The atmosphere is always welcoming and inclusive – and although the performers are high-level professionals, the communication with our audience is always friendly and warm, rather than formal or rigid. My favourite part of a Songhaven concert is our final number, always an audience singalong with large-font lyrics printed in the programme so people can join in. The exuberant joy of everyone in the room singing together never fails to be a moving and special experience for me. We then enjoy a post-concert afternoon tea together – audience members mingle with the performers, share their stories, and suggest any favourite songs for future concerts. I have never felt so connected to my local community, or so appreciated for my music-making.
Where words fail, music speaks
Through community engagement work, I have also met some truly amazing people, who happen to be experiencing dementia in some way. There are big personalities, hard-working carers, and knowledgeable music lovers with fierce intellects… All have, without exception, shown me incredible kindness. I have also seen the very real power of music – people who have lost their ability to speak, singing along in a word-perfect rendition to a favourite song, much to the surprise of their family members. I have seen moods change from agitated to calm in response to a hymn or lullaby, and the joy that a well-loved song or aria can bring. I have received the most rapturous and un-self-conscious applause, and have been hugged and kissed like a family member by people who I don’t even share a common language with.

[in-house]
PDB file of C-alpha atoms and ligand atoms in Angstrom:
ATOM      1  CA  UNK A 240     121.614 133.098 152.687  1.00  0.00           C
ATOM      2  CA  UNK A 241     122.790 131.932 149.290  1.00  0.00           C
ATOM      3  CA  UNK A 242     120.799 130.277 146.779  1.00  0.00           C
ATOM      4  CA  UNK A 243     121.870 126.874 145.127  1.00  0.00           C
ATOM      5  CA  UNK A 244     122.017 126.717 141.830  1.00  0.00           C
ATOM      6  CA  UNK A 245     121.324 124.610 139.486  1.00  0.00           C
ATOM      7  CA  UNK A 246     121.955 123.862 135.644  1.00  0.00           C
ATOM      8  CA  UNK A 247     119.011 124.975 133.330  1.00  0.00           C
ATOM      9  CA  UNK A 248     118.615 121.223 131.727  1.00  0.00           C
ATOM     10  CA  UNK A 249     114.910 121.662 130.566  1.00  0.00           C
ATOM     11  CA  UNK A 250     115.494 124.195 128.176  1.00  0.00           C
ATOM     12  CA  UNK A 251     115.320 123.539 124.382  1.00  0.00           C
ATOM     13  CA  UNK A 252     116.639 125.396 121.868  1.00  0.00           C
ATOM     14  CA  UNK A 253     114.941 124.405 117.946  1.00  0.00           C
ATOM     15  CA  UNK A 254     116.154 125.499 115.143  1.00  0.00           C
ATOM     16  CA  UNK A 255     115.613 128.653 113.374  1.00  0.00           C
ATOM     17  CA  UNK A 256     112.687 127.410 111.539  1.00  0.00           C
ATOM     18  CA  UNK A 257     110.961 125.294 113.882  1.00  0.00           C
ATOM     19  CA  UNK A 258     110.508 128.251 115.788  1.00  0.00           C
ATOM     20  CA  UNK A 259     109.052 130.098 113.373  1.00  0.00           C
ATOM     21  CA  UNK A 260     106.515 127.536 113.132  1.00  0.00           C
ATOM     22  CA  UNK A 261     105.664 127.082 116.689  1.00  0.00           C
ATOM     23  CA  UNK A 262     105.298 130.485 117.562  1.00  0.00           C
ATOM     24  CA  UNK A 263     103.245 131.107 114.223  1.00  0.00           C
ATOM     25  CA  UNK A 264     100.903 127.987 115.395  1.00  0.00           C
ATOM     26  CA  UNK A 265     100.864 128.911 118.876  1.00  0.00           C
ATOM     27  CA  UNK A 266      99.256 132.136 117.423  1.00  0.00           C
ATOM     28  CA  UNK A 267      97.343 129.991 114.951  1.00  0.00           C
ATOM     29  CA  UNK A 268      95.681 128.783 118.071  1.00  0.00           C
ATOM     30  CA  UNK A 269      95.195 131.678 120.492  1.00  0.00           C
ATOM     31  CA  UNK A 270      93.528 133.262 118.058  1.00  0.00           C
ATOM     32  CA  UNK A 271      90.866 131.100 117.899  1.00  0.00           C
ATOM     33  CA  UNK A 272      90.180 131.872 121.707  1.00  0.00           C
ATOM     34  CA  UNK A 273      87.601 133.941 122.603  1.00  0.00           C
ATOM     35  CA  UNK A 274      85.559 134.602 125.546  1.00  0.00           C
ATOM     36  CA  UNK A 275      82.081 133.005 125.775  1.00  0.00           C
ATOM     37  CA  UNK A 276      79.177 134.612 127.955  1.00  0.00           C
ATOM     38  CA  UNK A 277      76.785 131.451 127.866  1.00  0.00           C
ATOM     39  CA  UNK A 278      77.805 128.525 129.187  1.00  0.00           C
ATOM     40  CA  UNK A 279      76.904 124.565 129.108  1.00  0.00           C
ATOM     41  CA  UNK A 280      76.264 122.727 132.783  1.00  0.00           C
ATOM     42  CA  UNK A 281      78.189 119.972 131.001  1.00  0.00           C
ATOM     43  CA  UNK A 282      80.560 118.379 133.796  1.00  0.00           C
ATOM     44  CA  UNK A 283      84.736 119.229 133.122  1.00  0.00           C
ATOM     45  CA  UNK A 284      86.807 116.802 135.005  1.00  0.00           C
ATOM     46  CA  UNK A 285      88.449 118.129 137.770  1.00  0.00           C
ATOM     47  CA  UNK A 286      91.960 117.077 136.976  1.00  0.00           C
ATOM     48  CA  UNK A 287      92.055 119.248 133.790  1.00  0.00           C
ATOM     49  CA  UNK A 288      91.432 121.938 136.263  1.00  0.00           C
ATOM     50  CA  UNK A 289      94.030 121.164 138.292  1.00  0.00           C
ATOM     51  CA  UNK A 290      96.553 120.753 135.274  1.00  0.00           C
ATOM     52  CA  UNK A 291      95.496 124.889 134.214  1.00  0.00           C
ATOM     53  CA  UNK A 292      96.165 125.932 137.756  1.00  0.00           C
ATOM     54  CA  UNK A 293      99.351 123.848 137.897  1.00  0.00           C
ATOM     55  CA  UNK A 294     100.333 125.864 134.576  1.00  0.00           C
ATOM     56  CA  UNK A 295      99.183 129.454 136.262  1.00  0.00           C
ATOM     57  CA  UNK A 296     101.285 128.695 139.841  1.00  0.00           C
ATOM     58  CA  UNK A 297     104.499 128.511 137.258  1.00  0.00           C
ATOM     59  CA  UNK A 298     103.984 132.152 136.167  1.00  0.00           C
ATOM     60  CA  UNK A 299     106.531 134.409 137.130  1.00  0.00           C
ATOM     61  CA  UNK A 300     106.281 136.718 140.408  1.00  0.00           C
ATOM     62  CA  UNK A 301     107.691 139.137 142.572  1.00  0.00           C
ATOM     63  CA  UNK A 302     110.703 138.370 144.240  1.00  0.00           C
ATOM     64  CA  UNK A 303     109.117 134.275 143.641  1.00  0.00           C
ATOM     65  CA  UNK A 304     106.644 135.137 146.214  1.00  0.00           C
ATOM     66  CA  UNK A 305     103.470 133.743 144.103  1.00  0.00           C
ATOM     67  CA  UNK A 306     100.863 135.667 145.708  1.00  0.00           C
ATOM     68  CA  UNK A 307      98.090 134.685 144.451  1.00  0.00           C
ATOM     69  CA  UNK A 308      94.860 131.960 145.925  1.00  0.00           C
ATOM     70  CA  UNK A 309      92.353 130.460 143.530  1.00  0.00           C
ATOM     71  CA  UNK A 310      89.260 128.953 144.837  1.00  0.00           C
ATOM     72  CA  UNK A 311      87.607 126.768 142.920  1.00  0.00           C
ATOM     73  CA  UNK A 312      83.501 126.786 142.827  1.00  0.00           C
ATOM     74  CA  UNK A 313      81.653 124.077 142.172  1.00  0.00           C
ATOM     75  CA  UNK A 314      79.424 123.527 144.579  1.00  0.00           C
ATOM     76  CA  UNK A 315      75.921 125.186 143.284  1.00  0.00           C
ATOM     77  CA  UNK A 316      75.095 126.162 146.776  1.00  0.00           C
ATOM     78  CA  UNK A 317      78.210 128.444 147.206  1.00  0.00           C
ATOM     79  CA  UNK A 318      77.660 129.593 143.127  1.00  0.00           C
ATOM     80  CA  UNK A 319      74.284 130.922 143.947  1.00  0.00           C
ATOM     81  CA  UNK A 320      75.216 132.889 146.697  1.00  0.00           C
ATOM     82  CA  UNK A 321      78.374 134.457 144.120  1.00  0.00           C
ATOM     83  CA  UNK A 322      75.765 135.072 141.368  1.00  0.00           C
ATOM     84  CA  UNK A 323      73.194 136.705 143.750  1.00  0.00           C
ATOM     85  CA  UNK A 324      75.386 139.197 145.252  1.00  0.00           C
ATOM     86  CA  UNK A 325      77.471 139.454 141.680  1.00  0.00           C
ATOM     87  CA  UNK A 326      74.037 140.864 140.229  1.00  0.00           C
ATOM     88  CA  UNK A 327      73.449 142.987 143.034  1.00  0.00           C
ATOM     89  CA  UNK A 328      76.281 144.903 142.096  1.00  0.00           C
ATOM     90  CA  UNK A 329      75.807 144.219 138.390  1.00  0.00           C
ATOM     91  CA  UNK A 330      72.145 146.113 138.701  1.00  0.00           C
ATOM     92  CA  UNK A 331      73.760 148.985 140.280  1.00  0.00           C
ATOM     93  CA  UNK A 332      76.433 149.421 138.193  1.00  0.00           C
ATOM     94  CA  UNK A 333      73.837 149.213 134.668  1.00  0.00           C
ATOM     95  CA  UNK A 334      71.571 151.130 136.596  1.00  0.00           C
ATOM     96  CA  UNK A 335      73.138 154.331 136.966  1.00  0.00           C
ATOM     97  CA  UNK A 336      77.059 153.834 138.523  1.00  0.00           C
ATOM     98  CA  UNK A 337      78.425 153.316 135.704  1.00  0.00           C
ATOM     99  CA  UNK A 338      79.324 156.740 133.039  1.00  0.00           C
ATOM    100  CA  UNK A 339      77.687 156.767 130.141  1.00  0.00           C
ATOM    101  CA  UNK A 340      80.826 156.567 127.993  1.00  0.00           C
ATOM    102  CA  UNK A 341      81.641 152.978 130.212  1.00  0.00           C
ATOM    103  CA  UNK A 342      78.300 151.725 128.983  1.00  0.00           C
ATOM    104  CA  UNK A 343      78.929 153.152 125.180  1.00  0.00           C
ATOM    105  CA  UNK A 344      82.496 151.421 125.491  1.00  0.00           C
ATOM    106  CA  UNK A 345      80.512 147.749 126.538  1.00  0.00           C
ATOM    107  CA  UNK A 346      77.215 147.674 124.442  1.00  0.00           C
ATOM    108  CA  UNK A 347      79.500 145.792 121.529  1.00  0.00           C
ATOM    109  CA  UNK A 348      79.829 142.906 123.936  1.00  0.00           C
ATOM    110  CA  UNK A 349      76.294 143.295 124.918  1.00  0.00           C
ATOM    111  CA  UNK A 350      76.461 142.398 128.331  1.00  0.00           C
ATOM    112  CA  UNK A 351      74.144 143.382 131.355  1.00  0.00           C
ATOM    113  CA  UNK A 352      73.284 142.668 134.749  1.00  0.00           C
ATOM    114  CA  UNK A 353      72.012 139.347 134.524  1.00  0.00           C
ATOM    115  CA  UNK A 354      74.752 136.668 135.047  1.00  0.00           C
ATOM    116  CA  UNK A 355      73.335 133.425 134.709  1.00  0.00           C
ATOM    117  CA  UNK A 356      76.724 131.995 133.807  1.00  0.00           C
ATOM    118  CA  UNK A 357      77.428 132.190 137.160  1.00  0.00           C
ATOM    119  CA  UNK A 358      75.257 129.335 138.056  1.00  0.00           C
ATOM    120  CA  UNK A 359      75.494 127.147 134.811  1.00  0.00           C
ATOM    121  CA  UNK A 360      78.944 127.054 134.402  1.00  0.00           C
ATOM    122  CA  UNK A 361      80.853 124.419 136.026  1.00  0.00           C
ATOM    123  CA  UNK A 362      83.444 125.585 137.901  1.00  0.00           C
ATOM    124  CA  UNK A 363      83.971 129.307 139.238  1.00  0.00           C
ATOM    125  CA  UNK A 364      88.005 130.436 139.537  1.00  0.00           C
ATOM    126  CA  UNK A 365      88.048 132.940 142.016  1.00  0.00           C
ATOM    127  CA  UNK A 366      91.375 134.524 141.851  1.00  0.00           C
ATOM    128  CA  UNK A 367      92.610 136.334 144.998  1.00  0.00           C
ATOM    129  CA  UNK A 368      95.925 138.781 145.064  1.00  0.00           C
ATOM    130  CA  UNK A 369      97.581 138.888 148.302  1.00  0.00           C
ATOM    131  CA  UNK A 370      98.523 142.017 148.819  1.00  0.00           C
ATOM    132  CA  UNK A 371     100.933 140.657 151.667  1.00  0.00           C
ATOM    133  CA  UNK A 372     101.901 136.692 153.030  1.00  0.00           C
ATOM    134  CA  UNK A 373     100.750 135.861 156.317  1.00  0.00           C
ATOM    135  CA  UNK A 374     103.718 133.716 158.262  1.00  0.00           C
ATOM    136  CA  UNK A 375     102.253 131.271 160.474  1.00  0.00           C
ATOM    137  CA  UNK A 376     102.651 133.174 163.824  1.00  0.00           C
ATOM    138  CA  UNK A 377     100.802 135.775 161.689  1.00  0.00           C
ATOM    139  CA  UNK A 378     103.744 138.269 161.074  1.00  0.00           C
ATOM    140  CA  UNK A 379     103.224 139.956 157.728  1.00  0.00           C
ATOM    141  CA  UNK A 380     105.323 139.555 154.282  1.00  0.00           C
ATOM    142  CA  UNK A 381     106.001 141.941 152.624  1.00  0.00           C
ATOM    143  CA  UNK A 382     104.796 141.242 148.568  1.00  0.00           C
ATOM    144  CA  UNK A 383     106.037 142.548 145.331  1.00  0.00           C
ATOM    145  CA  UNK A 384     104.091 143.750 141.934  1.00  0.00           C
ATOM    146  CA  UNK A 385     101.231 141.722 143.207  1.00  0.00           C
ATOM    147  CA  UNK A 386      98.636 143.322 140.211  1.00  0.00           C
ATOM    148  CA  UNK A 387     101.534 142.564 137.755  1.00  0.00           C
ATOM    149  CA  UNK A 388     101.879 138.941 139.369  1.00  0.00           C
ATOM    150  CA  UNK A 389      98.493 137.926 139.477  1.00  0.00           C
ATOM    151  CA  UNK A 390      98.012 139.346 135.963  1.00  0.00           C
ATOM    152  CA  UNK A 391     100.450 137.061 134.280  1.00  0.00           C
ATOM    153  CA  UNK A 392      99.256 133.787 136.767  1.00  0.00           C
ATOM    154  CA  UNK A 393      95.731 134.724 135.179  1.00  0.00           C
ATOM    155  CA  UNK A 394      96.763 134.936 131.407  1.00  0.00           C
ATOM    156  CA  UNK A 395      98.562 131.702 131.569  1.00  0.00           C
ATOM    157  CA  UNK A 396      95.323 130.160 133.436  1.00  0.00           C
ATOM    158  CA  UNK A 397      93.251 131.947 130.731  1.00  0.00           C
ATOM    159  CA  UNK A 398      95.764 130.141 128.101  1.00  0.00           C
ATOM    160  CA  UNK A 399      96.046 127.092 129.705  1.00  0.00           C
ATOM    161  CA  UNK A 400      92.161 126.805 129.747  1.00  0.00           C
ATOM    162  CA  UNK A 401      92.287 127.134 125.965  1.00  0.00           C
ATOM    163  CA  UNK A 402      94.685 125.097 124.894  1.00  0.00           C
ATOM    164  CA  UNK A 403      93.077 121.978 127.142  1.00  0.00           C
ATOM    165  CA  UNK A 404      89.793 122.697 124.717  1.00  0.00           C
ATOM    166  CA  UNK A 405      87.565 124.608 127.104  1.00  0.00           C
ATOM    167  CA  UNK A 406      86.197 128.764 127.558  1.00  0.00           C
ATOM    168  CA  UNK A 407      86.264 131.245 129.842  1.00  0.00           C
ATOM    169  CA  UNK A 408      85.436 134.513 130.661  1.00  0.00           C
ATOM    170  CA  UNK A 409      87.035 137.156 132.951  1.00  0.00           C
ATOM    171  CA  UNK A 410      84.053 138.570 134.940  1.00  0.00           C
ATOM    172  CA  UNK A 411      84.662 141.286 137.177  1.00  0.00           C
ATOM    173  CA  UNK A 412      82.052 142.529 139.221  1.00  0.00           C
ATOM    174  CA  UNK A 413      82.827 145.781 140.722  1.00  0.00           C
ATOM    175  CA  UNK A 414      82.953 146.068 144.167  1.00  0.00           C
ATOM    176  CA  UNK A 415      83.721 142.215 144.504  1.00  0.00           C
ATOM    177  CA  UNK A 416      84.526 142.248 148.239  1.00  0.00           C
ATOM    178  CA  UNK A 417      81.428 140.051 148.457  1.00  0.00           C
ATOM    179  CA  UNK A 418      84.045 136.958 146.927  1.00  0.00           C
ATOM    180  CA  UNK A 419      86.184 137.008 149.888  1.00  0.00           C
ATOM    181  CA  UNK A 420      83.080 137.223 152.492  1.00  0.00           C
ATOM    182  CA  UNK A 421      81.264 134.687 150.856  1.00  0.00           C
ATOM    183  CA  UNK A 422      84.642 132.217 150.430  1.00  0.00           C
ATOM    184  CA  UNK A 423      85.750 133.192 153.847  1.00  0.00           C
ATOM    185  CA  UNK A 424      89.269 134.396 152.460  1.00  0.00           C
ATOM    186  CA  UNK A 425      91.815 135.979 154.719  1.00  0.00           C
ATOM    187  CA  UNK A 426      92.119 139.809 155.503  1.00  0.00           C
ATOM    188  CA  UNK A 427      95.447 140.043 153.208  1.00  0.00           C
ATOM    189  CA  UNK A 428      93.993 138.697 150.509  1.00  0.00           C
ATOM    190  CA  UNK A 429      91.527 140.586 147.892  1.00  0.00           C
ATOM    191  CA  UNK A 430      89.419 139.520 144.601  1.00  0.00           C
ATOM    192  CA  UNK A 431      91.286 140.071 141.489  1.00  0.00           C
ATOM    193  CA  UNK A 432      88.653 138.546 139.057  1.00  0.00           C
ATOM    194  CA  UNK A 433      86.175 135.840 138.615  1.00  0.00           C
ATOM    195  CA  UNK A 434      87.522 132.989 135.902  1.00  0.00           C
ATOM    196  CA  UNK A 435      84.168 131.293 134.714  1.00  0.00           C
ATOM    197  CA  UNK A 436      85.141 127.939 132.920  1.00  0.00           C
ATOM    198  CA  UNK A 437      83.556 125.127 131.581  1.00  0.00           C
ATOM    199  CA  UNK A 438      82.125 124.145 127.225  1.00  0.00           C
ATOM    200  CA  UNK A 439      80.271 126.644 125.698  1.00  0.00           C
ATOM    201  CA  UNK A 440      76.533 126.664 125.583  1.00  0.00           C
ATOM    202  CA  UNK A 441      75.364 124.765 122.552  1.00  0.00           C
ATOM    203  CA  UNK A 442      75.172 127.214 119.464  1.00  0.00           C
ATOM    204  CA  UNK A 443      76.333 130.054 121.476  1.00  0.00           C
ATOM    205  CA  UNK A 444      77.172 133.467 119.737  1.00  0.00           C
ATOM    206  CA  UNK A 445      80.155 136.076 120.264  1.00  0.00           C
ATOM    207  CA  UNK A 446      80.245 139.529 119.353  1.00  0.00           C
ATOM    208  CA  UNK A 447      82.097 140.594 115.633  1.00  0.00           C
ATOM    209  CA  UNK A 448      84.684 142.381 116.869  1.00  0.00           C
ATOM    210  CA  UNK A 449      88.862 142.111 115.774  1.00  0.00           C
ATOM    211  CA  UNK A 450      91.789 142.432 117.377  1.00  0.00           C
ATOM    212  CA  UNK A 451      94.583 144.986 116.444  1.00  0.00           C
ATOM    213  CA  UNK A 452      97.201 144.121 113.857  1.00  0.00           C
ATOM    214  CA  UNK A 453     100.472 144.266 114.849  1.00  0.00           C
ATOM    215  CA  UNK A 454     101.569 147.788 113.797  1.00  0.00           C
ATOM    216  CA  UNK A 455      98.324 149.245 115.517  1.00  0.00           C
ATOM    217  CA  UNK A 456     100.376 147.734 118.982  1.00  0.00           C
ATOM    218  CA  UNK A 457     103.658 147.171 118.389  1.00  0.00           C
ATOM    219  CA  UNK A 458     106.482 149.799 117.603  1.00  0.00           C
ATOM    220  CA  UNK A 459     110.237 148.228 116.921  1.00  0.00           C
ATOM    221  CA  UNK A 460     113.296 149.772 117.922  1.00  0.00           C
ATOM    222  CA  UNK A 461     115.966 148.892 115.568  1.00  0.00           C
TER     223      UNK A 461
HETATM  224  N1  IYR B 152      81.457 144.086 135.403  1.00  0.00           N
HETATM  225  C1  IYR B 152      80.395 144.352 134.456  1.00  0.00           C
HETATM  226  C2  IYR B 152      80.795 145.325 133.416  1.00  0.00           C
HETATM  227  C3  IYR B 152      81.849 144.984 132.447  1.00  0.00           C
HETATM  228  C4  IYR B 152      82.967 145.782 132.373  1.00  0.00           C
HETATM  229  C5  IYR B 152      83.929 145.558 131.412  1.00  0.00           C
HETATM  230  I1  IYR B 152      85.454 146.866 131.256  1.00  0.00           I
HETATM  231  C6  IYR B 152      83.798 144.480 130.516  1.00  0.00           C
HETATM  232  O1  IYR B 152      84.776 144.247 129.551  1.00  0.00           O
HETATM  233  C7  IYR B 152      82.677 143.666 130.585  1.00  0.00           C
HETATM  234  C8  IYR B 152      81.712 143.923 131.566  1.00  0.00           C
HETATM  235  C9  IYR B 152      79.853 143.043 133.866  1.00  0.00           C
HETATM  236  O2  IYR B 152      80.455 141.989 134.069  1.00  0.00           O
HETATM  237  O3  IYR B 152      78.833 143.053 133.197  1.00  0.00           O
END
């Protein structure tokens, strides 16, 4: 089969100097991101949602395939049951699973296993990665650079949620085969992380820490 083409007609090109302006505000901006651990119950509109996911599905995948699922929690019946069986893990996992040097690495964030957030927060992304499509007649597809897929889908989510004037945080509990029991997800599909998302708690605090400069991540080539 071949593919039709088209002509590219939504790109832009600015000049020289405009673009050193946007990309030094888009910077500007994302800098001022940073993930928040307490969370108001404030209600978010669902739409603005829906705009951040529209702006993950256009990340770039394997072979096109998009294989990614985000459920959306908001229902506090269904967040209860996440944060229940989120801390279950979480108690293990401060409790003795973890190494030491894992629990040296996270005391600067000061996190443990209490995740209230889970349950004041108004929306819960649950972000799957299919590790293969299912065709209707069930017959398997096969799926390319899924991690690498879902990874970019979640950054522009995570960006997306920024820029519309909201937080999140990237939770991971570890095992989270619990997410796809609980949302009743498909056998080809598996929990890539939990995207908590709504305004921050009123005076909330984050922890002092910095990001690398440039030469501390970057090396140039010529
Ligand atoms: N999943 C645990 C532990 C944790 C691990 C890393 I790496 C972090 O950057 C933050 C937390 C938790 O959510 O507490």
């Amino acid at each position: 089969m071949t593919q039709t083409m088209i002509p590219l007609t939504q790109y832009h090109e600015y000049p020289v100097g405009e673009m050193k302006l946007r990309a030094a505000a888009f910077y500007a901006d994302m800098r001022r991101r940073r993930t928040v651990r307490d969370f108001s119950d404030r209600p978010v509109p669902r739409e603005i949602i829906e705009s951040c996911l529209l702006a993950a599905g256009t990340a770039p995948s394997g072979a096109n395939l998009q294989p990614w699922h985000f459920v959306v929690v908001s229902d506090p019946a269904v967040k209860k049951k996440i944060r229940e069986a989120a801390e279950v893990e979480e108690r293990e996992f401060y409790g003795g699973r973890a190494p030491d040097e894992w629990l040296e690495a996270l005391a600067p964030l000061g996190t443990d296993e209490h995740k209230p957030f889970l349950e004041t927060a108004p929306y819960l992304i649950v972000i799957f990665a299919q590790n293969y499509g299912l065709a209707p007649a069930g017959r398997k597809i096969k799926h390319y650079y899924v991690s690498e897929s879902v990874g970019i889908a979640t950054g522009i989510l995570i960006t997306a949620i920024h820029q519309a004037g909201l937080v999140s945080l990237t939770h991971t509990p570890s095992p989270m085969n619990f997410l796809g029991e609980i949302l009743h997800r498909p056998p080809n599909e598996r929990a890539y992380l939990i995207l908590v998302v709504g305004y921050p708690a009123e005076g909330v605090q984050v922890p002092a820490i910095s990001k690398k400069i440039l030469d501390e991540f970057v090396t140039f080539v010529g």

My community engagement work sits very much alongside my professional concert and opera work. I am still ambitious, busy, and dedicated to my career pursuits, and I am just as serious as ever about my ongoing artistic development. But community work has changed me. It has taught me to be a better performer – more connected, more communicative, less self-critical. And all I had to do, was to open my world to a group of people in my community who may not have necessarily felt included previously. Together we have created spaces where we can all be ourselves and share in a mutual love of good music. Amazing to think that it all started from singing to one lady in her living room for the Festival in a Box Project. I am so grateful for that privilege and I strongly encourage all musicians and creatives to open up their artistic practice to include regular community engagement and outreach work.
Suggested starting points:
- contact your local community centre to offer your services
- contact AgeUK to see if they have anyone who would benefit from a one-on-one artist visit
- contact Bloomsbury Festival in a Box to see if there are opportunities to get involved
- if you want to start your own project/scheme, look at local grants in your area that could fund a concert or two, a drawing class, a writing group etc
- bring a person you know who is living with dementia to a Songhaven concert, or volunteer as a concert steward